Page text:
The Poem.

Recite

The teacher made his rounds of the classroom as the boys studied and attended to the exercise he had given them. His anger and temper to the fore, as per usual. His sometimes formally normal thinking transformed into anger, paranoia, and victim thinking.  Looking for any, or just one of the boys to step out of line. Silently willing them to break his self imposed rules. Feeling quiet unwell, as a result of the nightly bottle of red wine, which many times had turned into two bottles. Looking forward to the mid morning break, for some badly needed hydration, and rest.

The alcohol helped him ignore, or in his mind deal with his failing marriage,and impending divorce. Life didn’t seem soo bad. Life didn’t seem that serious through the bottom of a wine glass. His throbbing head. Mouth as dry as could be. A sick, queasy feeling in his stomach. He was well used to such physical effects of his increasing alcohol consumption. Never welcomed, but the expected side effect of his over indulgence.

If he was not the coward that he was, he would have challenged a man of his own size and age to a physical altercation. But he was brooding for a row, and the children in his care would suffice. At the very least they would offer little opposition. Just the way he liked it. He walked around the classroom, with his hands behind his back. Peering over the shoulders of the boys as they attend to the exercise he had given them. Peering, but really looking and praying to find some boy stepping out of line. Looking for an adversary, a victim. Someone to unleash his anger on. Someone to castigate, embarrass and shame. Why not. If it would made him feel better as a man. Some small victory in life. In a life where he didn’t feel such a failure.
Much to his satisfaction, it did not take long, He knew from experience there was always one. There would always be one, among the class. The dreamer. The softly spoken. That gentle, innocent child.
He stopped behind the desk of the young blond boy. Whom he had immediately taken a strong dislike to, when he initially saw him in the class at the beginning of term. The boy he had singled out for special , non too pleasant treatment. The soft, innocent and attractive features, and a permanent slight anxiety and fear, evident his features. The perfect victim.
‘What’, he thundered, ‘is this ? ‘, as he held aloft the few lines of poetry the boy had written. His face red with anger, and delight.
‘What nonsense is this you have written, eh boy ?’
The young boy squirmed in his seat. Not wanting to be the centre of attention, as the whole class turned their attention to him.
The boy shock with fear. His face reddened. His breathing quickened. His legs shock. That sickly feeling arose in his stomach, and how he wished he was anywhere but here. In this place, at this time.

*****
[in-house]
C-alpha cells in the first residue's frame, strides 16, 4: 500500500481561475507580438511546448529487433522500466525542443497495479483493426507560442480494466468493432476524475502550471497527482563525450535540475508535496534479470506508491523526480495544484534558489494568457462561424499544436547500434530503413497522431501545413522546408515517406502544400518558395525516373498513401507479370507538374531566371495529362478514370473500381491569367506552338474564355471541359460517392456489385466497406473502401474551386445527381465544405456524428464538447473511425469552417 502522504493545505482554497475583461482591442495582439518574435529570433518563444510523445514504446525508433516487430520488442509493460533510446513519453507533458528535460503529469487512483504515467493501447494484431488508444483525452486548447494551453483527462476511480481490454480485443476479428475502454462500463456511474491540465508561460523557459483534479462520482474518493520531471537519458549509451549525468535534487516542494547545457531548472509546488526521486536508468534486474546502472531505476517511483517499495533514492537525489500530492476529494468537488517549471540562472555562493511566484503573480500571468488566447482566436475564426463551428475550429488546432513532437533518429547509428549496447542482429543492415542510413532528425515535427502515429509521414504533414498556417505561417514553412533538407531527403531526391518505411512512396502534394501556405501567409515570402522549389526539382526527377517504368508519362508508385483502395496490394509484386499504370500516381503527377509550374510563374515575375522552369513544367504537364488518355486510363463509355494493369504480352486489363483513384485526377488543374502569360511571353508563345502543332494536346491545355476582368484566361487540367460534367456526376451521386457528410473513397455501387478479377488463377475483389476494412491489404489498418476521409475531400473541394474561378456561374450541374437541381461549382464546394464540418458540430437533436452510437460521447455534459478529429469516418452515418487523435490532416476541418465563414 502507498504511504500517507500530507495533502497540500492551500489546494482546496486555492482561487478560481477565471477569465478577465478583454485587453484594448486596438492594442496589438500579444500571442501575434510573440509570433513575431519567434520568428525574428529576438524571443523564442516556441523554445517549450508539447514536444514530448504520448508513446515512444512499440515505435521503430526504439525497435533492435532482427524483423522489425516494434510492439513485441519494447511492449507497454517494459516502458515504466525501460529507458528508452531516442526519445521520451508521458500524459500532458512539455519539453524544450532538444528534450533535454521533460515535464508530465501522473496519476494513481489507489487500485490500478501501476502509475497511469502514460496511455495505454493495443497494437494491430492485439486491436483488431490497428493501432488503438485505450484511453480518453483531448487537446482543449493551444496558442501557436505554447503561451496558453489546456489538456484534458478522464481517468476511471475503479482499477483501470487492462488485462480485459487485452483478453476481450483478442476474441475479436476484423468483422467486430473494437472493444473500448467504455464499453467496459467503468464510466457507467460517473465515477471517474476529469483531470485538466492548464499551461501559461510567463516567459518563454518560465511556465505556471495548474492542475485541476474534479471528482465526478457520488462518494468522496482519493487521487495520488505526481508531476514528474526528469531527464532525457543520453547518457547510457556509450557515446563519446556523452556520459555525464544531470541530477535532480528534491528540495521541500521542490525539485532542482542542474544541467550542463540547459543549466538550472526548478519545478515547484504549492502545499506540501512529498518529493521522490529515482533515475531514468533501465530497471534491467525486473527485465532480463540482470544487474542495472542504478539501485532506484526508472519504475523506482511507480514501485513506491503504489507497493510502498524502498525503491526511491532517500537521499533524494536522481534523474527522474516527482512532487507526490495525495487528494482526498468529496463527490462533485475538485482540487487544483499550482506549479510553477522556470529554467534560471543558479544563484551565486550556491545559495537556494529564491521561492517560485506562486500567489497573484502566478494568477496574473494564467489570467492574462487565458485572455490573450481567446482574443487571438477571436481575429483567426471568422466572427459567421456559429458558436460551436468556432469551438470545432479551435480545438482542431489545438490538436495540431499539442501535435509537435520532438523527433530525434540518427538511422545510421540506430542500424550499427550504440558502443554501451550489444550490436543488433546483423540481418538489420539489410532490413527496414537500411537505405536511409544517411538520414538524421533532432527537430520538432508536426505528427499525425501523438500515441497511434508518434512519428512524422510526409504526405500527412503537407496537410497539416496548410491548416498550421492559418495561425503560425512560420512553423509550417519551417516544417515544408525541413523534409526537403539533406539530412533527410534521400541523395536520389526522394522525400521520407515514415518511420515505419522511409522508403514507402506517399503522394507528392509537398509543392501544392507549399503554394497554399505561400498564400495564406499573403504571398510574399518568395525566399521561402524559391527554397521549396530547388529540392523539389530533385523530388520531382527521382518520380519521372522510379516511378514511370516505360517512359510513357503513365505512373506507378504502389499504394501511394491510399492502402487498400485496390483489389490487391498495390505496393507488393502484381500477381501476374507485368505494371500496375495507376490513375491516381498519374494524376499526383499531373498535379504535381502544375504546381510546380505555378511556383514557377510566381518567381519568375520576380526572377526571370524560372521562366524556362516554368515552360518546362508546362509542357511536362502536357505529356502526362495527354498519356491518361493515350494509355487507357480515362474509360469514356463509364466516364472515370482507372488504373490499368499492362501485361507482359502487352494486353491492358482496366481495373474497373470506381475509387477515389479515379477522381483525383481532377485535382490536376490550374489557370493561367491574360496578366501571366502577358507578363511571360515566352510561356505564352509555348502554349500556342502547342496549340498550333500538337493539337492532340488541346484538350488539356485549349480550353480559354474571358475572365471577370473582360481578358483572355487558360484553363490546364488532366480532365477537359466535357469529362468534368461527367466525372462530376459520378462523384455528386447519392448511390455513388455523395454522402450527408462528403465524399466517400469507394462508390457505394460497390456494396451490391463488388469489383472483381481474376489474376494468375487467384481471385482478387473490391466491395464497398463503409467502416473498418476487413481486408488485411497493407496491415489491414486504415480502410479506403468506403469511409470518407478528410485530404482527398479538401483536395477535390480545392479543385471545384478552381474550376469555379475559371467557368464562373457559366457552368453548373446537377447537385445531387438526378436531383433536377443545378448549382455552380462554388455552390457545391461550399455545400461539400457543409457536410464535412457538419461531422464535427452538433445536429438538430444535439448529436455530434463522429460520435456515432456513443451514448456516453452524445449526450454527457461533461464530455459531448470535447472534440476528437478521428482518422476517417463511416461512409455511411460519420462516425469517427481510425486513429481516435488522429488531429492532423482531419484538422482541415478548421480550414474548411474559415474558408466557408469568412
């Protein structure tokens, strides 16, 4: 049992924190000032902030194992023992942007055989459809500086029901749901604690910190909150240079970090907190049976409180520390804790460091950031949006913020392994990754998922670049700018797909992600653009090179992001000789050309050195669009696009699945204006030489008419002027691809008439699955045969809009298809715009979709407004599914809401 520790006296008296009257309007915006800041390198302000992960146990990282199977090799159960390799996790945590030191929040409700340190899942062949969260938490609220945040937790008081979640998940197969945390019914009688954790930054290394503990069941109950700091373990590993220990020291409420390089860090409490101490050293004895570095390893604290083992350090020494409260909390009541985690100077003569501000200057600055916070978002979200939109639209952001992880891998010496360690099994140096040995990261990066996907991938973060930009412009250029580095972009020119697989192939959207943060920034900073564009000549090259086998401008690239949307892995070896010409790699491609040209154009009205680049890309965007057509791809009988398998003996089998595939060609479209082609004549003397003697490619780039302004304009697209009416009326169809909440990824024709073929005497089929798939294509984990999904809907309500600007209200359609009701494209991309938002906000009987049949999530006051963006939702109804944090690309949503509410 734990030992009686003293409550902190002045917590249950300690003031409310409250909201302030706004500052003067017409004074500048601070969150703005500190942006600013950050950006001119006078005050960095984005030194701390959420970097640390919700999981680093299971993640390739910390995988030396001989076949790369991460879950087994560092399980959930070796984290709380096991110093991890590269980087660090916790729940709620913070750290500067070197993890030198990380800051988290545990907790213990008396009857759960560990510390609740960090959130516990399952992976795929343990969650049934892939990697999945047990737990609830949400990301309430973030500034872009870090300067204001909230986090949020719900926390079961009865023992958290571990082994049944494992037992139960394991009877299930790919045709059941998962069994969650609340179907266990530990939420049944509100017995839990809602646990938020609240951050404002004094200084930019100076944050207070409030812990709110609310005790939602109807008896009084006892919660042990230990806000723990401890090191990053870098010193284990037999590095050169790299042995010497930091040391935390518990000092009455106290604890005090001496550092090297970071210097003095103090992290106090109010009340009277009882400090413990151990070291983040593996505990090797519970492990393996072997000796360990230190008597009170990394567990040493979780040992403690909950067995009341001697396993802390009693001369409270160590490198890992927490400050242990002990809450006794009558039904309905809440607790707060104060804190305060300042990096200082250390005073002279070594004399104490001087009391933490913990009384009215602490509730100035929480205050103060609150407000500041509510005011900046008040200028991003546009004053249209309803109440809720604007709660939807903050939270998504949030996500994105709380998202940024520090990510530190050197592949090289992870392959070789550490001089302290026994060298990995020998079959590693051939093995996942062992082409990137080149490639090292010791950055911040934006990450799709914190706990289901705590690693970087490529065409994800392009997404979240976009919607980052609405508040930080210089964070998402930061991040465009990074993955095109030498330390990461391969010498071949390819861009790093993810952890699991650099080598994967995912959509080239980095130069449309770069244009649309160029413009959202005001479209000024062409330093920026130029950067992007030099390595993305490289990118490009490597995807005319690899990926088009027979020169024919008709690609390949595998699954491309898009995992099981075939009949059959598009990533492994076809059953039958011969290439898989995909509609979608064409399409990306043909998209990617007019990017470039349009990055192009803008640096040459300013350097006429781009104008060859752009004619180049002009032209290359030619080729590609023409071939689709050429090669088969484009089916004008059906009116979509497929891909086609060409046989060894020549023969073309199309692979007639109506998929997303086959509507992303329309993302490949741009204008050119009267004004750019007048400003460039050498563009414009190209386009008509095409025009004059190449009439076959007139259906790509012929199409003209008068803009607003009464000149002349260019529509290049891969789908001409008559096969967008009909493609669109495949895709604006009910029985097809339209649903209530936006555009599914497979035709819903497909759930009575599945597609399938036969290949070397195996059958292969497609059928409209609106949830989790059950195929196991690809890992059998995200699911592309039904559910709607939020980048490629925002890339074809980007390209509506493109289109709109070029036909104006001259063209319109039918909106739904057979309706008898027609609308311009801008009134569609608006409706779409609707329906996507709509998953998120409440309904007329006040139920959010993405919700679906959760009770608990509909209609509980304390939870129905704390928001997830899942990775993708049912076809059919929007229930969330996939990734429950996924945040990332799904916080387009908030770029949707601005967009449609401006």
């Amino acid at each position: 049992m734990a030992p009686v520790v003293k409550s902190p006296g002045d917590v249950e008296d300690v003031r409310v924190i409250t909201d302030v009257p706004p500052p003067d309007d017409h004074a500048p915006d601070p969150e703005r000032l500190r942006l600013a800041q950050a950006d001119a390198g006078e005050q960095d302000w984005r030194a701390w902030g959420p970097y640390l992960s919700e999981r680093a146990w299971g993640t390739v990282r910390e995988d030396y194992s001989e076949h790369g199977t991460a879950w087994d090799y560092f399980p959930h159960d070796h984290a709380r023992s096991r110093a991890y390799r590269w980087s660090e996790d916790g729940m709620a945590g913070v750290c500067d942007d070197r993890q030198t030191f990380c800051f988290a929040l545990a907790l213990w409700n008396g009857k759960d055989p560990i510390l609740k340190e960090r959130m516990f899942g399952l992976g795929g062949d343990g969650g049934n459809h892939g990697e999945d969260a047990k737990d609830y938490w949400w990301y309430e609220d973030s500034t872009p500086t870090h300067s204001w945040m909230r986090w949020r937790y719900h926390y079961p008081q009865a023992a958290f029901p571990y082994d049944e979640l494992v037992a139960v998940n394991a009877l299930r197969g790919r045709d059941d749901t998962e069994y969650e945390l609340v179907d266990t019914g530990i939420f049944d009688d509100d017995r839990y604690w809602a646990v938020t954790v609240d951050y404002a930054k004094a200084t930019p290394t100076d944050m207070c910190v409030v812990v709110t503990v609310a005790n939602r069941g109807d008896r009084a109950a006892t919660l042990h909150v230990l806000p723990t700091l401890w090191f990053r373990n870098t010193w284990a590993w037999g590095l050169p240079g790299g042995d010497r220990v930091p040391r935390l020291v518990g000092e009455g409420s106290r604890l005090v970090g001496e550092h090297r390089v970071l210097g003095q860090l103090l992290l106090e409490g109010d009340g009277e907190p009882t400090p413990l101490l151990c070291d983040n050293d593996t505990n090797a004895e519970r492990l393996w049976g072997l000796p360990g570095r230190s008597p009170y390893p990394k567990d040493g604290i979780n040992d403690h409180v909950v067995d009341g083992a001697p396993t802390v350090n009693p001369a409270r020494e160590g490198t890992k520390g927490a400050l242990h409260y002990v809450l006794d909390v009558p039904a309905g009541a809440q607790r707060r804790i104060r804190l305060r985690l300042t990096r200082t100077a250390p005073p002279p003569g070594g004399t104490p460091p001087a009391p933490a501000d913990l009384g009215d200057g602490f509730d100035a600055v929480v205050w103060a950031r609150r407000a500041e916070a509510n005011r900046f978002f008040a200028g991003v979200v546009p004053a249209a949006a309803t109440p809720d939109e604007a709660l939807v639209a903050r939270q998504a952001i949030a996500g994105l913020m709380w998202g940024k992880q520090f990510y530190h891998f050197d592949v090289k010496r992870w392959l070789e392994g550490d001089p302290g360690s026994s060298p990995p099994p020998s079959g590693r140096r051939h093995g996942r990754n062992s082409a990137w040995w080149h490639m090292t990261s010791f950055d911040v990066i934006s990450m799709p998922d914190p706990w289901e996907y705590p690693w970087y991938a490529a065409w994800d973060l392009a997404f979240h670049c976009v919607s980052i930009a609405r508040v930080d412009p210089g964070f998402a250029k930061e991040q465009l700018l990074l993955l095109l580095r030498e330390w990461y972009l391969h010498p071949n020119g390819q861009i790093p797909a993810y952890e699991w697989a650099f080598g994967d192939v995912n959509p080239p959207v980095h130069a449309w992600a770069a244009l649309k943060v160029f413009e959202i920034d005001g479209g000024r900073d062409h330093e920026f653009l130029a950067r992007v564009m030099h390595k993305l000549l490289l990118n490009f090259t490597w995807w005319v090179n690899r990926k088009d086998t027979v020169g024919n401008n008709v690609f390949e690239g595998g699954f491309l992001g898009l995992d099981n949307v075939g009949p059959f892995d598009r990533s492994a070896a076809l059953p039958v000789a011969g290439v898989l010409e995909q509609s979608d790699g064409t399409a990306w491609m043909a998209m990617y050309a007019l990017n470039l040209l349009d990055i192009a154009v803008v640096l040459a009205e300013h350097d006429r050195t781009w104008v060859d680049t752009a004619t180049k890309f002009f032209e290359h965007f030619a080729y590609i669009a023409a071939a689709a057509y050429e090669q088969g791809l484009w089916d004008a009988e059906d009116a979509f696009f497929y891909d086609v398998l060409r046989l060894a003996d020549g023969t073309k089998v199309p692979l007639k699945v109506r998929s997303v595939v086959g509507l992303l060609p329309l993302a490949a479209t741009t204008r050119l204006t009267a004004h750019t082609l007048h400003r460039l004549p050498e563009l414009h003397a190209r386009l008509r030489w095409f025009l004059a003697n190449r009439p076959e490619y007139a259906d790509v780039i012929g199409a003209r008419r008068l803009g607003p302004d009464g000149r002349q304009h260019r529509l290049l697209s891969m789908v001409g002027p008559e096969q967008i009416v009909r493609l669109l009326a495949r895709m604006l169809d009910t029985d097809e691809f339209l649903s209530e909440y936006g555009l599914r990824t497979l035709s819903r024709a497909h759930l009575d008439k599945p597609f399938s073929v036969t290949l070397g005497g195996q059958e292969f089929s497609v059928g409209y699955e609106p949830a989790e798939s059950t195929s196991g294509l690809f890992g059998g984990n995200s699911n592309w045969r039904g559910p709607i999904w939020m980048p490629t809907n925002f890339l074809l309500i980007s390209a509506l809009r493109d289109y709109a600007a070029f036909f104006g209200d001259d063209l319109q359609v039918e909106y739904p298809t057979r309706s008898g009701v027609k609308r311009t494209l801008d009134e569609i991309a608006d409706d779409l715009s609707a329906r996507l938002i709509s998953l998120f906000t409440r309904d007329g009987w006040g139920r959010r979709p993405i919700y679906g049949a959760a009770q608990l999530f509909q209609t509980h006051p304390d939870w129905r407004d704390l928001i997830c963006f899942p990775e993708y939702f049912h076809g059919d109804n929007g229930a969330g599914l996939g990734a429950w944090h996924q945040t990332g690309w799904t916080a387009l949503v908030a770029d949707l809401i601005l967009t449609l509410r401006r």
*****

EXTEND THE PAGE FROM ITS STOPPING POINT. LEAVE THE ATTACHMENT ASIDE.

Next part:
‘What are you ? Who are you ?’, the teacher said mockingly. ‘The next Keats or Shelly ?’
‘You think you can write poetry’, he roared. ‘Here ‘ he said, as he hurriedly scribbled some words on a blank sheet of paper. He handed the paper to the boy, and instructed him to stand at the top of the class and recite what was written on the paper.
The young blond haired boy, read the words at his desk, silently, and at the aggressive insistence of the teacher stood at the the front of the class, and began to read from the scribbled paper.

‘I am an idiot and a fool. Most of the times I actually drool
I have the talent of a newt
I am ugly and thick, to boot
I deserve to die, I tell no lie
I am sorry, for actually being alive
Will you forgive me, for being what I am
I am not, and can never be a proper man.

As he read out the words before him, standing in front of the class. The others boys listened, and then the laughter began. The boys laughed. The teacher laughed, as he insisted that the poem be recited over, and over. Having had enough, the young boy ran from the class. Tears streaming down his checks. But as he ran, the image, and words of his Grandfather, from beyond the grave, stood strong in his mind.
‘Do not allow people to make a fool of you. Be strong. Be kind, but take your revenge if necessary’. He ran past the school car park, and slowed down, as his tears subsided. The silent words and images of his Grandfather encouraging his strength and resolve. With the area near enough deserted, he reached into his pocket and retrieved the penknife his Grandfather had given him before he had passed away. The wooden carved handle, and the sharpened blade. Which he regularly sharpened , and kept pristine and clean. Looking about him, he slipped under the teachers white jeep. Easily recognizable. He began to cut the plastic, mastic covered tubes, and hose’s underneath the engine. Not knowing really what he was cutting. But the act of cutting and hopefully causing some damage to the car and teacher, more than satisfying. He began to snigger softly, underneath the engine. Then he began to laugh aloud. Picturing his Grandpa encouraging and praising his bravery and actions. Feeling and hearing his words and spirit.

Satisfied that he had done enough, He slid out from underneath the jeep, and moved to the edge of the car park. He watched from beneath the tree’s in the late afternoon sunshine as the arrogant teacher sat into the white jeep, started the engine and slowly drove away. He noted the trail of dripping liquid following the jeep, as it exited the school and onto the highway, and he smiled.

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